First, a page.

A Score that Really Matters: The Credit Score
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Before deciding on what terms they will offer you a loan (which they base on their risk), lenders must find out two things about you: whether you can repay the loan, and how committed you are to pay back the loan. To understand whether you can repay, they look at your income and debt ratio. To calculate your willingness to pay back the mortgage loan, they look at your credit score.
The most widely used credit scores are FICO scores, which Fair Isaac & Company, a financial analytics agency, developed. Your FICO score ranges from 350 (high risk) to 850 (low risk). You can learn more on FICO here.
Credit scores only assess the information contained in your credit reports. They don't consider income or personal characteristics. Fair Isaac invented FICO specifically to exclude demographic factors like these. Credit scoring was envisioned as a way to assess willingness to repay the loan while specifically excluding other personal factors.
Deliquencies, payment behavior, current debt level, length of credit history, types of credit and number of credit inquiries are all considered in credit scoring. Your score considers positive and negative information in your credit report. Late payments count against you, but a consistent record of paying on time will improve it.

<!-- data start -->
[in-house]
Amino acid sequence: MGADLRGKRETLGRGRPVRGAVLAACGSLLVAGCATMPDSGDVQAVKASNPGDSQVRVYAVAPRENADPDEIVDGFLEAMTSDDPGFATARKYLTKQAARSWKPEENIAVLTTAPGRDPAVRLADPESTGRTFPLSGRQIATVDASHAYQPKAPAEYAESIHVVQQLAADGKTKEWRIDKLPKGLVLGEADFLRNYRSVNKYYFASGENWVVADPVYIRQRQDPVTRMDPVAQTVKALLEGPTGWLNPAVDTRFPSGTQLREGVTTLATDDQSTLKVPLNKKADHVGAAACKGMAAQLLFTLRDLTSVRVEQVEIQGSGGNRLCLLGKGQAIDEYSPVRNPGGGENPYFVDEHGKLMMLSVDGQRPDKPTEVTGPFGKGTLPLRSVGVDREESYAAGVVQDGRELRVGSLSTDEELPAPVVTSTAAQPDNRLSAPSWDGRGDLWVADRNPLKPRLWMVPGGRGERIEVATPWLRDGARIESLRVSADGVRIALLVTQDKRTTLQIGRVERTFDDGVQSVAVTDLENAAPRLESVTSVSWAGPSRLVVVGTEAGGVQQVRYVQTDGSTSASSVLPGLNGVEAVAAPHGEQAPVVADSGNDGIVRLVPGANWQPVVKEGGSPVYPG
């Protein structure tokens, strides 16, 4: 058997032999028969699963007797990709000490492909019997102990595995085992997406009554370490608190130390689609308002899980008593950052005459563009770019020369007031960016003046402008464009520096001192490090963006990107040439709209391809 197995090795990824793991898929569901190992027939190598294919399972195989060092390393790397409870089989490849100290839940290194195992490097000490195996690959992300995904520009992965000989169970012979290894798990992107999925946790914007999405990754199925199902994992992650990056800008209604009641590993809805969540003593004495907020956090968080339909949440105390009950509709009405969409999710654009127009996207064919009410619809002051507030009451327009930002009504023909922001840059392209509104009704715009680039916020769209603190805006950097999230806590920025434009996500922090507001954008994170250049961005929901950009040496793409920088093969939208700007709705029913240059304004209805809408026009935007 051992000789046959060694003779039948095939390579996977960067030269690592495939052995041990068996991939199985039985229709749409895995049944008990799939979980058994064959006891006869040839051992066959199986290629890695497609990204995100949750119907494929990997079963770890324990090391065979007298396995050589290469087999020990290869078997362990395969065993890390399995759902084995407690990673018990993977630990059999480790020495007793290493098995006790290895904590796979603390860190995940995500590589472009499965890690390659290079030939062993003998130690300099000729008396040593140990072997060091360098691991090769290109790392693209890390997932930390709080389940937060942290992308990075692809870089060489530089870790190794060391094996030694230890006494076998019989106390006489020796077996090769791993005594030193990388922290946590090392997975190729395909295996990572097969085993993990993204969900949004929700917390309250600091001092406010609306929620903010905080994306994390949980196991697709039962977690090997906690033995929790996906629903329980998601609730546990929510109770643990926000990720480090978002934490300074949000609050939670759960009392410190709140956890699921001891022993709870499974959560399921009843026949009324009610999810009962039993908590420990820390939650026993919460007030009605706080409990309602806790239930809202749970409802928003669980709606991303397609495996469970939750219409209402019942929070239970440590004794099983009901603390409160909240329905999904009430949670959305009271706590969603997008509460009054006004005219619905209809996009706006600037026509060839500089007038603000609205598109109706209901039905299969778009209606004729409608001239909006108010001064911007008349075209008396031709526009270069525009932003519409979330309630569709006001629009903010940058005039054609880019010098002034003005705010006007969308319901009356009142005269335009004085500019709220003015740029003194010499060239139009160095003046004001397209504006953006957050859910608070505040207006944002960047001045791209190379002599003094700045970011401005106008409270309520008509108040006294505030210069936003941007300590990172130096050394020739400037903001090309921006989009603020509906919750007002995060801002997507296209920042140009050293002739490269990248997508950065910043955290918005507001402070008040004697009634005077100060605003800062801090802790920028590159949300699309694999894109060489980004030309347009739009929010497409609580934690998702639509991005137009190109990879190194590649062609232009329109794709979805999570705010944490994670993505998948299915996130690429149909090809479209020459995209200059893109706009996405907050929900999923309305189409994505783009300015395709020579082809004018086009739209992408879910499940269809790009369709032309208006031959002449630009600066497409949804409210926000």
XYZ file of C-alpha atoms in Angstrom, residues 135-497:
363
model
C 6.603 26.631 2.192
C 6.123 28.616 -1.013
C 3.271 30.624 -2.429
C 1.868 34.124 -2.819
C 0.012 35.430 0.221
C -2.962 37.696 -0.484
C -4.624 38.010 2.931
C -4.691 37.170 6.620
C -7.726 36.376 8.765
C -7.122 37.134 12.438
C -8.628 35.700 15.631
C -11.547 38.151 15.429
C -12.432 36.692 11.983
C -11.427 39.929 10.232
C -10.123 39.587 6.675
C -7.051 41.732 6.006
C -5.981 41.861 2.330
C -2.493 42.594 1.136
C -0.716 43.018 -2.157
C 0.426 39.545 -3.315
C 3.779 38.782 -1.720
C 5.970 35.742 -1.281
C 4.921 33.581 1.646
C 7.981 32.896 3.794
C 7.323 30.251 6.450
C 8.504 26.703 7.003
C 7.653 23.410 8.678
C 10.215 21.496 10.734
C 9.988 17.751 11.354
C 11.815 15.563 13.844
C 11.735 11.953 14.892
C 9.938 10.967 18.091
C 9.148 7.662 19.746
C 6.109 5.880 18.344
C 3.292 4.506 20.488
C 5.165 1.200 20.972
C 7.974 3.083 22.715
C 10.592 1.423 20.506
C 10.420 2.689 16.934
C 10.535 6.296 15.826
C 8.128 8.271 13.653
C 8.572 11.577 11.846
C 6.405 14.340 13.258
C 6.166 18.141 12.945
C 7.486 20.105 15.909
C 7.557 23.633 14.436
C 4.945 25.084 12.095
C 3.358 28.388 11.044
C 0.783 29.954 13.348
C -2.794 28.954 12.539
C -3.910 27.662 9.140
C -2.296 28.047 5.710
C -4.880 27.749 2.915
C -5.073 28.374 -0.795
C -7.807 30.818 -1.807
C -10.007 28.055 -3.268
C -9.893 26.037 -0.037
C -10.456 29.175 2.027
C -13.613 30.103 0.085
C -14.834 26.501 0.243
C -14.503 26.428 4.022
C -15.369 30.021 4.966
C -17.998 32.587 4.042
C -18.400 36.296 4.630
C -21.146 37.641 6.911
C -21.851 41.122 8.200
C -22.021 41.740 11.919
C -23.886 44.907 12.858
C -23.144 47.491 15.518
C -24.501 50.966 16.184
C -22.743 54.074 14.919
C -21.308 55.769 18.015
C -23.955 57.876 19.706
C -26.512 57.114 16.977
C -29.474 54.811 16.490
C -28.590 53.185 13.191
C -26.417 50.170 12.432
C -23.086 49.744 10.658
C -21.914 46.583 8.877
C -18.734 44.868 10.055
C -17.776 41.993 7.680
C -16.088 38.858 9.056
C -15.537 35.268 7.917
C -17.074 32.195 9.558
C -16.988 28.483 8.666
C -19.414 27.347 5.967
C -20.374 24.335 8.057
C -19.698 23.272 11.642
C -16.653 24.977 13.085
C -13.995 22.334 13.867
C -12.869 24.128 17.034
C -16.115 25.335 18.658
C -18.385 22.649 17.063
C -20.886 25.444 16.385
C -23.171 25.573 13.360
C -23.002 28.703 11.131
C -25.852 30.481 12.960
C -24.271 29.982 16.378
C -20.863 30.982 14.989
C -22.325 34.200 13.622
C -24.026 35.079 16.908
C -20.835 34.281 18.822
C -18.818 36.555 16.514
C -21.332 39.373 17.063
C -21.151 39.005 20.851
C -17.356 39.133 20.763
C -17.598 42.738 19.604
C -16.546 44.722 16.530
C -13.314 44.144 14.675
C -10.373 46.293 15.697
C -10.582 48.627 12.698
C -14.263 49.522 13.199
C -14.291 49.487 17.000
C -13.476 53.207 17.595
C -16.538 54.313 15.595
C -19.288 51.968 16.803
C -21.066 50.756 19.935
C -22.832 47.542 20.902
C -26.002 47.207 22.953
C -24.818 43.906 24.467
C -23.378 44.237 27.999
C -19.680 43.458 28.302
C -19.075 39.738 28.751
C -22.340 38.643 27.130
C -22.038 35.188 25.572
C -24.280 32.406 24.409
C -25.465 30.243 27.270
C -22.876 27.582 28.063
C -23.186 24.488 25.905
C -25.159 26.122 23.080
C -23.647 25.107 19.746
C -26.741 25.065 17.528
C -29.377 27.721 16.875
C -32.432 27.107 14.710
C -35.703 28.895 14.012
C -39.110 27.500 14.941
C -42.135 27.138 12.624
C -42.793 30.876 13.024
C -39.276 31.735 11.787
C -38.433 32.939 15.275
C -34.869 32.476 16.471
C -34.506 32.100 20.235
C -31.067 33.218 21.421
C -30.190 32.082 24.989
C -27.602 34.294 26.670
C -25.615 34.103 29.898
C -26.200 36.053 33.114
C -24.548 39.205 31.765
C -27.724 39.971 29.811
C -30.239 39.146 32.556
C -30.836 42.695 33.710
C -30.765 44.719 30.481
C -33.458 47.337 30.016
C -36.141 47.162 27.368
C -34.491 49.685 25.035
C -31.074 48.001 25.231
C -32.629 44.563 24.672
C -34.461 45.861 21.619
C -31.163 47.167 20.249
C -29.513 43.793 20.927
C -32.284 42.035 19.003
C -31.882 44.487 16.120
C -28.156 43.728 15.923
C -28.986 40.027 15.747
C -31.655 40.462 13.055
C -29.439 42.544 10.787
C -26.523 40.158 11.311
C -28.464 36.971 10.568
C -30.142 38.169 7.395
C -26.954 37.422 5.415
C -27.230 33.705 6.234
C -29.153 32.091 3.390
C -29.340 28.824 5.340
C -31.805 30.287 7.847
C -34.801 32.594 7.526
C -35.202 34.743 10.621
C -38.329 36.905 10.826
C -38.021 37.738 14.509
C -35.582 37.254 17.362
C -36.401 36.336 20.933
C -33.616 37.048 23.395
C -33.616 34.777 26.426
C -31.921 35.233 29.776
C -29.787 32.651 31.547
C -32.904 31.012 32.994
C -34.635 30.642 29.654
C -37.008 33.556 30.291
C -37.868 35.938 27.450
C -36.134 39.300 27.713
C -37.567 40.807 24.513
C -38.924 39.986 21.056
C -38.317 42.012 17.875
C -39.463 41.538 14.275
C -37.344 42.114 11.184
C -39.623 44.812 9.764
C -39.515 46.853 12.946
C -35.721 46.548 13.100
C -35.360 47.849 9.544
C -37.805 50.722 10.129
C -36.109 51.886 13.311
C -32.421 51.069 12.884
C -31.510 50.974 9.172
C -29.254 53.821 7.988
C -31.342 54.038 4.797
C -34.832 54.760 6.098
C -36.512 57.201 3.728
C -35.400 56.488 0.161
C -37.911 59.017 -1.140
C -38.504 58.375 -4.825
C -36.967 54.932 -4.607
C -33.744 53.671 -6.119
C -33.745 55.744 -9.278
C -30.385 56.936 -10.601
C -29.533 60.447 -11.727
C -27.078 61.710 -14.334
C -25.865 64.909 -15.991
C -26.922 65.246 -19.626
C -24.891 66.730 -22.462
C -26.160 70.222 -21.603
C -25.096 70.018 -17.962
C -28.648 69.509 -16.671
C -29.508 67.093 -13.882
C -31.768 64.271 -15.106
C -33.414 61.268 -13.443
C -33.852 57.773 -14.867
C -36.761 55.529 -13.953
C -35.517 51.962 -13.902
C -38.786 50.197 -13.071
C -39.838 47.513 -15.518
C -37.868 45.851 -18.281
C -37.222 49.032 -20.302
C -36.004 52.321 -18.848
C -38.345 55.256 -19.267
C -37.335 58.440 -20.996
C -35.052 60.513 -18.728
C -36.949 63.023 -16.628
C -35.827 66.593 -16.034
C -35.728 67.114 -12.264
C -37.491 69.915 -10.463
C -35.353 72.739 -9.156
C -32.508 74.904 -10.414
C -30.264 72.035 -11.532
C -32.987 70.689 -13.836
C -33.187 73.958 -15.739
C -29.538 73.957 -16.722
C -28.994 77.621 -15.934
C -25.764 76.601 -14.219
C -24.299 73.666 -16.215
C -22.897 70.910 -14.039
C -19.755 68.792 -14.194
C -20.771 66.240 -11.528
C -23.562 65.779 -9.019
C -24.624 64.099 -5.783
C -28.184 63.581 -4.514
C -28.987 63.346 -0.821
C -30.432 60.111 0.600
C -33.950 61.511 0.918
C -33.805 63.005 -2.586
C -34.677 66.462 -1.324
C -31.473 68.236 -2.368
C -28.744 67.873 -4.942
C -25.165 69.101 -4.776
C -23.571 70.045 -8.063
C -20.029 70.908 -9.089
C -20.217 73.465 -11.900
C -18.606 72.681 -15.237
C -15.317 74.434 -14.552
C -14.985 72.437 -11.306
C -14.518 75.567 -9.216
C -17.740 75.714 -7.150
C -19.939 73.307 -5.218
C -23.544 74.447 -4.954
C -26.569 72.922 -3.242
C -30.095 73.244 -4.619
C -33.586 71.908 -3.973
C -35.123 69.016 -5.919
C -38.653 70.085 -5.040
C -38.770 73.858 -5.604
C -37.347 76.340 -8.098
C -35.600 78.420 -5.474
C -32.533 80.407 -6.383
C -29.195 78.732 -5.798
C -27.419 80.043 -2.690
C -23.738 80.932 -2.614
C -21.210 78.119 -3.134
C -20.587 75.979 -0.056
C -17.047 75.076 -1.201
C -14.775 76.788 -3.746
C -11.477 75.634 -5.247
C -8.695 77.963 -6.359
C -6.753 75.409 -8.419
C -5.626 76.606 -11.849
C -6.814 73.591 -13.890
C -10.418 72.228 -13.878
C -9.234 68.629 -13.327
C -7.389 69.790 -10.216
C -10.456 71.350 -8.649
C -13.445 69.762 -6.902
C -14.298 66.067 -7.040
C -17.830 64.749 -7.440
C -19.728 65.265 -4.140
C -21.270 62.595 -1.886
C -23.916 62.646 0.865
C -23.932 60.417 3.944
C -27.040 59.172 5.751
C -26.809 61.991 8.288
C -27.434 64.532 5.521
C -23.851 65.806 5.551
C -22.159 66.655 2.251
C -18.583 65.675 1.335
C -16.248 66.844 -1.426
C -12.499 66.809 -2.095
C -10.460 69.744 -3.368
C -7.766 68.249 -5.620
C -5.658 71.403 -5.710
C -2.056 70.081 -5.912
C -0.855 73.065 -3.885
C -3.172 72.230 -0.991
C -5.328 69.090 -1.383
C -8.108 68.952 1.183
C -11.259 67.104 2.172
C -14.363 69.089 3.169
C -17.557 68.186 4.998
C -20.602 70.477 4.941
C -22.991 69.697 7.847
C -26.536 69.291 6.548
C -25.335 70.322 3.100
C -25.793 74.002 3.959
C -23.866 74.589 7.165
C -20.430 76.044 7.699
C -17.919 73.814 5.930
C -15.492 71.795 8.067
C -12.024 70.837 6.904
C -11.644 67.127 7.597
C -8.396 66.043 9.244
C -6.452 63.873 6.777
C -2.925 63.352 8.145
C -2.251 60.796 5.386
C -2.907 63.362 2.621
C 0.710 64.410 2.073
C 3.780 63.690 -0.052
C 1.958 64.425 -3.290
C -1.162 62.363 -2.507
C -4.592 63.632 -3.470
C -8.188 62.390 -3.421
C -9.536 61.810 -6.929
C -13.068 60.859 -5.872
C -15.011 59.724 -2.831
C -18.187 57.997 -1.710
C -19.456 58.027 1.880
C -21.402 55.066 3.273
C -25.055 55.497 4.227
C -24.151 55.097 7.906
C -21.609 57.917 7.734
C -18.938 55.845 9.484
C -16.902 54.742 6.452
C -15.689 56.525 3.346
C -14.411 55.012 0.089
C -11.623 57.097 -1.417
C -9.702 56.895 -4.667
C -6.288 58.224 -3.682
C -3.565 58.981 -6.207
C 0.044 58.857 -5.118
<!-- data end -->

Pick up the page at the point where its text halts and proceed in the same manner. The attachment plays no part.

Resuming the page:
For the agencies to calculate a credit score, borrowers must have an active credit account with six months of payment history. This history ensures that there is enough information in your credit to build an accurate score. Some borrowers don't have a long enough credit history to get a credit score. They may need to spend some time building a credit history before they apply for a loan.
At Mortgage Xperts, we answer questions about Credit reports every day. Give us a call at 352-347-3303.